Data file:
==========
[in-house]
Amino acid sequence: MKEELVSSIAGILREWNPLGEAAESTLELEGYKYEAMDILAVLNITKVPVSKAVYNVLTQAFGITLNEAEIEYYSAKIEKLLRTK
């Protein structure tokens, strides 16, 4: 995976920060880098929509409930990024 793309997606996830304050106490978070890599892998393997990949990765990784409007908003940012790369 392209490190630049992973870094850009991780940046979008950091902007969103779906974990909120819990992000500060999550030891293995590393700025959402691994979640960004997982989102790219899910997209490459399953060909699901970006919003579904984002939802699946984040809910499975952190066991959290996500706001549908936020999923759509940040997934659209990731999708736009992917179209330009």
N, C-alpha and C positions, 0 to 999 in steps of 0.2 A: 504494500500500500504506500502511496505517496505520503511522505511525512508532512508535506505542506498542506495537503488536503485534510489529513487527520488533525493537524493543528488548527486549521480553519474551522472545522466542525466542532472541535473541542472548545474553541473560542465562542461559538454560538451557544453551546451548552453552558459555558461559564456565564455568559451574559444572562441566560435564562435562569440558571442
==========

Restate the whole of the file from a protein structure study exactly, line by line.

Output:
[in-house]
Amino acid sequence: MKEELVSSIAGILREWNPLGEAAESTLELEGYKYEAMDILAVLNITKVPVSKAVYNVLTQAFGITLNEAEIEYYSAKIEKLLRTK
């Protein structure tokens, strides 16, 4: 995976920060880098929509409930990024 793309997606996830304050106490978070890599892998393997990949990765990784409007908003940012790369 392209490190630049992973870094850009991780940046979008950091902007969103779906974990909120819990992000500060999550030891293995590393700025959402691994979640960004997982989102790219899910997209490459399953060909699901970006919003579904984002939802699946984040809910499975952190066991959290996500706001549908936020999923759509940040997934659209990731999708736009992917179209330009």
N, C-alpha and C positions, 0 to 999 in steps of 0.2 A: 504494500500500500504506500502511496505517496505520503511522505511525512508532512508535506505542506498542506495537503488536503485534510489529513487527520488533525493537524493543528488548527486549521480553519474551522472545522466542525466542532472541535473541542472548545474553541473560542465562542461559538454560538451557544453551546451548552453552558459555558461559564456565564455568559451574559444572562441566560435564562435562569440558571442